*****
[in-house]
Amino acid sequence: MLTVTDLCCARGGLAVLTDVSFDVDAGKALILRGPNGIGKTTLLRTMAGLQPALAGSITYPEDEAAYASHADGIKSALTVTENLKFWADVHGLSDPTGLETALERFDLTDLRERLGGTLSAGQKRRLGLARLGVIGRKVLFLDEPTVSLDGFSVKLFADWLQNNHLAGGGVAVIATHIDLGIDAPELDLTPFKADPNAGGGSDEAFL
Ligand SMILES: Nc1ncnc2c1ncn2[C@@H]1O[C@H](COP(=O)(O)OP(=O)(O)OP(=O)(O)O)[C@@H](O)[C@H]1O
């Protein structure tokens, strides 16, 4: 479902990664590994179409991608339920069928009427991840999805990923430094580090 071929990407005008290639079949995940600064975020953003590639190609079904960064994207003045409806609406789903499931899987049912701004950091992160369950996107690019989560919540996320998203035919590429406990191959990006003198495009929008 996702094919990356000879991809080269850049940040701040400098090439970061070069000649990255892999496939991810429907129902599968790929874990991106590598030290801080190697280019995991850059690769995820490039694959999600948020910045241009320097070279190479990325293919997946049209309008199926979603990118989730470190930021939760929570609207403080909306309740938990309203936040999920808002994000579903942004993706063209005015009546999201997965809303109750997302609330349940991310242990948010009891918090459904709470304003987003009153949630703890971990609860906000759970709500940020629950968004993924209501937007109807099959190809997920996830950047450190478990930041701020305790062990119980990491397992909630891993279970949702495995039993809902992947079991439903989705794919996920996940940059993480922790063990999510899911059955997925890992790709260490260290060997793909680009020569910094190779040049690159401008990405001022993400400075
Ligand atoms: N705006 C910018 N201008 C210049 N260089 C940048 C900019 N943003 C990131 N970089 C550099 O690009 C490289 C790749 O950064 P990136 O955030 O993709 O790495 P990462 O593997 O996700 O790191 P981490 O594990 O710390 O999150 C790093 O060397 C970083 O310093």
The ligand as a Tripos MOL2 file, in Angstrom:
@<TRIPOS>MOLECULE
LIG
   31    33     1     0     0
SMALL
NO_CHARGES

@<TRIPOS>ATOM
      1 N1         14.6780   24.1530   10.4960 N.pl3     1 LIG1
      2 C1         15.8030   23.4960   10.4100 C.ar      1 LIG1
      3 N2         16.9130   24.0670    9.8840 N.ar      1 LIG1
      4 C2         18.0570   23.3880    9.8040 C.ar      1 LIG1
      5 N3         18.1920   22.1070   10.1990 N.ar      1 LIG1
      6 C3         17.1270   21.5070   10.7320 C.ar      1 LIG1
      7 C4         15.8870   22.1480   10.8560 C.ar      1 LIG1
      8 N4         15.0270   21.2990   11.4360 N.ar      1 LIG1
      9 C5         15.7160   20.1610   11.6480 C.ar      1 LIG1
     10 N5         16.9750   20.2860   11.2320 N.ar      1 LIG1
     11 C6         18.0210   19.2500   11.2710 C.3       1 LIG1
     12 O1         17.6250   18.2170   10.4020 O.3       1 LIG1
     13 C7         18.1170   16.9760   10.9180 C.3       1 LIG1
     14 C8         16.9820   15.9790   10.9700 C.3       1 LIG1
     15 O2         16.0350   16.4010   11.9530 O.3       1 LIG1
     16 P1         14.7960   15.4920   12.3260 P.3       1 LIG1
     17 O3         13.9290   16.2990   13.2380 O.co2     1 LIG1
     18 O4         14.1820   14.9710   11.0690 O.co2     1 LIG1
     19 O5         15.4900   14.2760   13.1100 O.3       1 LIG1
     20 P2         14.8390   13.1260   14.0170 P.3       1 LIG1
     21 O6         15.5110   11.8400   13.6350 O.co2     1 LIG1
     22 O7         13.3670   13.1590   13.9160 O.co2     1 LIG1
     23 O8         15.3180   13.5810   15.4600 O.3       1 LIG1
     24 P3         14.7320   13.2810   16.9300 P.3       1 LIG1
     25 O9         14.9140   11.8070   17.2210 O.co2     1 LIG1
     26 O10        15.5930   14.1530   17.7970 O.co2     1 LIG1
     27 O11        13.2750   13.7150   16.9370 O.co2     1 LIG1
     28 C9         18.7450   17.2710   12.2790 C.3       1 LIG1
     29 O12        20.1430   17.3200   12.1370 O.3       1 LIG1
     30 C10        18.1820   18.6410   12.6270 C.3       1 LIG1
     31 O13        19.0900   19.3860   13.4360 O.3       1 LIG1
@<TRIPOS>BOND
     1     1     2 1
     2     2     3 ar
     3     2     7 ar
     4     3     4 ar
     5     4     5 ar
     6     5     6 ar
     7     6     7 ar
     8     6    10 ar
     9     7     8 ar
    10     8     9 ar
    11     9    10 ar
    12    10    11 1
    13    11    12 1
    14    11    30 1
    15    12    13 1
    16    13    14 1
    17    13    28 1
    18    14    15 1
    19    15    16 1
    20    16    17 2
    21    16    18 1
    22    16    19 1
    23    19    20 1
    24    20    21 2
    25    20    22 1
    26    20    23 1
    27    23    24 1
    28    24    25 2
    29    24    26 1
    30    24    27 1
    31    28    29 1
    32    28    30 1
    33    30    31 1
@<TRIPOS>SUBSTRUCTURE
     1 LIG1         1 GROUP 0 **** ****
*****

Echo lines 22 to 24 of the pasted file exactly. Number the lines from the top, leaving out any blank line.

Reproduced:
     10 N5         16.9750   20.2860   11.2320 N.ar      1 LIG1
     11 C6         18.0210   19.2500   11.2710 C.3       1 LIG1
     12 O1         17.6250   18.2170   10.4020 O.3       1 LIG1